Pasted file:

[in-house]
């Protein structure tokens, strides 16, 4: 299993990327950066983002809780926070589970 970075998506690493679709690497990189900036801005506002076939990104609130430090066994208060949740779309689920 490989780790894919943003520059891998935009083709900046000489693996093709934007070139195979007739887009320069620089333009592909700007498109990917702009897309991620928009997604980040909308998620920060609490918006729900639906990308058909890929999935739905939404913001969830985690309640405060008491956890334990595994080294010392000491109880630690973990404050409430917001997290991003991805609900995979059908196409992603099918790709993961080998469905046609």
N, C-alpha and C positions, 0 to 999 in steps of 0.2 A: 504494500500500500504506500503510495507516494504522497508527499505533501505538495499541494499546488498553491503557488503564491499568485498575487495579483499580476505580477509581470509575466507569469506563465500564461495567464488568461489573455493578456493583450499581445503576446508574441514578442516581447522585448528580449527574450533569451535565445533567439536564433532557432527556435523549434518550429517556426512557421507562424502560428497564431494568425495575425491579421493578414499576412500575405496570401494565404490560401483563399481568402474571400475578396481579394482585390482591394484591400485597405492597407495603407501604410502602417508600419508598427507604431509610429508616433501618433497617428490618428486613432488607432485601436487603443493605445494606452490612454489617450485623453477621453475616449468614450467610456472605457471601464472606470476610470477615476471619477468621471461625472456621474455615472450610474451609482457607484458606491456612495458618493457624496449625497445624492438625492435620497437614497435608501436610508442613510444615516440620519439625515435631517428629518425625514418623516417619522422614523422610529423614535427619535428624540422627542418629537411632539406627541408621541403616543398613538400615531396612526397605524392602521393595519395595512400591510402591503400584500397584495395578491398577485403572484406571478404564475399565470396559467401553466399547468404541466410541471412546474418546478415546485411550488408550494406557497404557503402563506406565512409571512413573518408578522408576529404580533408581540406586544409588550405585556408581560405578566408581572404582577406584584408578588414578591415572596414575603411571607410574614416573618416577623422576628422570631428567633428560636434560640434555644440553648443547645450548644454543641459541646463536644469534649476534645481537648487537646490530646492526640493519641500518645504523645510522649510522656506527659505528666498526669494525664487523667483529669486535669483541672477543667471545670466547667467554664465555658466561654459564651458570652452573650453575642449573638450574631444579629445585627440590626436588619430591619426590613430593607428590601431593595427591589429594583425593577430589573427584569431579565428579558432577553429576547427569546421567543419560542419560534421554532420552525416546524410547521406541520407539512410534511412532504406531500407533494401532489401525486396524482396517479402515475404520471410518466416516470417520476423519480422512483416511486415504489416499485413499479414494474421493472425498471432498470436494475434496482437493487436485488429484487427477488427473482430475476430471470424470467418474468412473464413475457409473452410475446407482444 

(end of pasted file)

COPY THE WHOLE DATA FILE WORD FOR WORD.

[in-house]
């Protein structure tokens, strides 16, 4: 299993990327950066983002809780926070589970 970075998506690493679709690497990189900036801005506002076939990104609130430090066994208060949740779309689920 490989780790894919943003520059891998935009083709900046000489693996093709934007070139195979007739887009320069620089333009592909700007498109990917702009897309991620928009997604980040909308998620920060609490918006729900639906990308058909890929999935739905939404913001969830985690309640405060008491956890334990595994080294010392000491109880630690973990404050409430917001997290991003991805609900995979059908196409992603099918790709993961080998469905046609």
N, C-alpha and C positions, 0 to 999 in steps of 0.2 A: 504494500500500500504506500503510495507516494504522497508527499505533501505538495499541494499546488498553491503557488503564491499568485498575487495579483499580476505580477509581470509575466507569469506563465500564461495567464488568461489573455493578456493583450499581445503576446508574441514578442516581447522585448528580449527574450533569451535565445533567439536564433532557432527556435523549434518550429517556426512557421507562424502560428497564431494568425495575425491579421493578414499576412500575405496570401494565404490560401483563399481568402474571400475578396481579394482585390482591394484591400485597405492597407495603407501604410502602417508600419508598427507604431509610429508616433501618433497617428490618428486613432488607432485601436487603443493605445494606452490612454489617450485623453477621453475616449468614450467610456472605457471601464472606470476610470477615476471619477468621471461625472456621474455615472450610474451609482457607484458606491456612495458618493457624496449625497445624492438625492435620497437614497435608501436610508442613510444615516440620519439625515435631517428629518425625514418623516417619522422614523422610529423614535427619535428624540422627542418629537411632539406627541408621541403616543398613538400615531396612526397605524392602521393595519395595512400591510402591503400584500397584495395578491398577485403572484406571478404564475399565470396559467401553466399547468404541466410541471412546474418546478415546485411550488408550494406557497404557503402563506406565512409571512413573518408578522408576529404580533408581540406586544409588550405585556408581560405578566408581572404582577406584584408578588414578591415572596414575603411571607410574614416573618416577623422576628422570631428567633428560636434560640434555644440553648443547645450548644454543641459541646463536644469534649476534645481537648487537646490530646492526640493519641500518645504523645510522649510522656506527659505528666498526669494525664487523667483529669486535669483541672477543667471545670466547667467554664465555658466561654459564651458570652452573650453575642449573638450574631444579629445585627440590626436588619430591619426590613430593607428590601431593595427591589429594583425593577430589573427584569431579565428579558432577553429576547427569546421567543419560542419560534421554532420552525416546524410547521406541520407539512410534511412532504406531500407533494401532489401525486396524482396517479402515475404520471410518466416516470417520476423519480422512483416511486415504489416499485413499479414494474421493472425498471432498470436494475434496482437493487436485488429484487427477488427473482430475476430471470424470467418474468412473464413475457409473452410475446407482444 